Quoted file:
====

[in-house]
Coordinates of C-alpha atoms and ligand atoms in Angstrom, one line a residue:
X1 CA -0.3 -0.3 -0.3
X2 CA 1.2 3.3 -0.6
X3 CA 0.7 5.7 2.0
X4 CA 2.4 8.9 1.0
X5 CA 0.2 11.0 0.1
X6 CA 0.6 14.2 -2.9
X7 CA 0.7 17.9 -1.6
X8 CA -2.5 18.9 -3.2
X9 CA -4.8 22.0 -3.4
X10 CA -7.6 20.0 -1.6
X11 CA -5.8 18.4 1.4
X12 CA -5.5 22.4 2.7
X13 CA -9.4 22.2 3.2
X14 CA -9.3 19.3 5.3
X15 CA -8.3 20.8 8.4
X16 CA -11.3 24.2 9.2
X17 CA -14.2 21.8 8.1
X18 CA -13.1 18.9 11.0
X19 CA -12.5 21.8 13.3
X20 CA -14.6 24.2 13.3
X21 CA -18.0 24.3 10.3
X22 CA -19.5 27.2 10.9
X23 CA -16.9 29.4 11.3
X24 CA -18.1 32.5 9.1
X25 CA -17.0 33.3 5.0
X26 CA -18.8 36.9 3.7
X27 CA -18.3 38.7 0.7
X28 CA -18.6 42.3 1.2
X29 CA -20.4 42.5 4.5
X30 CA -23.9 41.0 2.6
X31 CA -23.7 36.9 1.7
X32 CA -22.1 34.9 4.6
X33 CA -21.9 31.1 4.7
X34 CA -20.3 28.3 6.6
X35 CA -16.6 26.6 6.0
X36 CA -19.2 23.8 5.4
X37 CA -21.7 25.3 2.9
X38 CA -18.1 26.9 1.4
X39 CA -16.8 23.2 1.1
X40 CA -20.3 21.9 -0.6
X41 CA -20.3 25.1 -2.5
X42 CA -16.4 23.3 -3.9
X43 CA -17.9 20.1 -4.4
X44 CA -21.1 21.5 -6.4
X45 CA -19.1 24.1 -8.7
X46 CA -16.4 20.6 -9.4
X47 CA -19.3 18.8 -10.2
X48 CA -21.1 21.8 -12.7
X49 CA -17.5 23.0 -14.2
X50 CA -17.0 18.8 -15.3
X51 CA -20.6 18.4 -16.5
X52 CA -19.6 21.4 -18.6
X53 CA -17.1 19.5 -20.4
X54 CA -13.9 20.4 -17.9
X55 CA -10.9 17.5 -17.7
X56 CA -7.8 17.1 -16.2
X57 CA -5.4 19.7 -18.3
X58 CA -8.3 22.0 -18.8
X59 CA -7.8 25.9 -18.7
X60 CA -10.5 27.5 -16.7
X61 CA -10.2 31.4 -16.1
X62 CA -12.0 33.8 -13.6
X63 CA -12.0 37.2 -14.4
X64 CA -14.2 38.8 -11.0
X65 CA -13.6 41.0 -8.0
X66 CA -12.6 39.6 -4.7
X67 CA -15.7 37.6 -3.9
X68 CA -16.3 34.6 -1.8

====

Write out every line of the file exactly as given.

[in-house]
Coordinates of C-alpha atoms and ligand atoms in Angstrom, one line a residue:
X1 CA -0.3 -0.3 -0.3
X2 CA 1.2 3.3 -0.6
X3 CA 0.7 5.7 2.0
X4 CA 2.4 8.9 1.0
X5 CA 0.2 11.0 0.1
X6 CA 0.6 14.2 -2.9
X7 CA 0.7 17.9 -1.6
X8 CA -2.5 18.9 -3.2
X9 CA -4.8 22.0 -3.4
X10 CA -7.6 20.0 -1.6
X11 CA -5.8 18.4 1.4
X12 CA -5.5 22.4 2.7
X13 CA -9.4 22.2 3.2
X14 CA -9.3 19.3 5.3
X15 CA -8.3 20.8 8.4
X16 CA -11.3 24.2 9.2
X17 CA -14.2 21.8 8.1
X18 CA -13.1 18.9 11.0
X19 CA -12.5 21.8 13.3
X20 CA -14.6 24.2 13.3
X21 CA -18.0 24.3 10.3
X22 CA -19.5 27.2 10.9
X23 CA -16.9 29.4 11.3
X24 CA -18.1 32.5 9.1
X25 CA -17.0 33.3 5.0
X26 CA -18.8 36.9 3.7
X27 CA -18.3 38.7 0.7
X28 CA -18.6 42.3 1.2
X29 CA -20.4 42.5 4.5
X30 CA -23.9 41.0 2.6
X31 CA -23.7 36.9 1.7
X32 CA -22.1 34.9 4.6
X33 CA -21.9 31.1 4.7
X34 CA -20.3 28.3 6.6
X35 CA -16.6 26.6 6.0
X36 CA -19.2 23.8 5.4
X37 CA -21.7 25.3 2.9
X38 CA -18.1 26.9 1.4
X39 CA -16.8 23.2 1.1
X40 CA -20.3 21.9 -0.6
X41 CA -20.3 25.1 -2.5
X42 CA -16.4 23.3 -3.9
X43 CA -17.9 20.1 -4.4
X44 CA -21.1 21.5 -6.4
X45 CA -19.1 24.1 -8.7
X46 CA -16.4 20.6 -9.4
X47 CA -19.3 18.8 -10.2
X48 CA -21.1 21.8 -12.7
X49 CA -17.5 23.0 -14.2
X50 CA -17.0 18.8 -15.3
X51 CA -20.6 18.4 -16.5
X52 CA -19.6 21.4 -18.6
X53 CA -17.1 19.5 -20.4
X54 CA -13.9 20.4 -17.9
X55 CA -10.9 17.5 -17.7
X56 CA -7.8 17.1 -16.2
X57 CA -5.4 19.7 -18.3
X58 CA -8.3 22.0 -18.8
X59 CA -7.8 25.9 -18.7
X60 CA -10.5 27.5 -16.7
X61 CA -10.2 31.4 -16.1
X62 CA -12.0 33.8 -13.6
X63 CA -12.0 37.2 -14.4
X64 CA -14.2 38.8 -11.0
X65 CA -13.6 41.0 -8.0
X66 CA -12.6 39.6 -4.7
X67 CA -15.7 37.6 -3.9
X68 CA -16.3 34.6 -1.8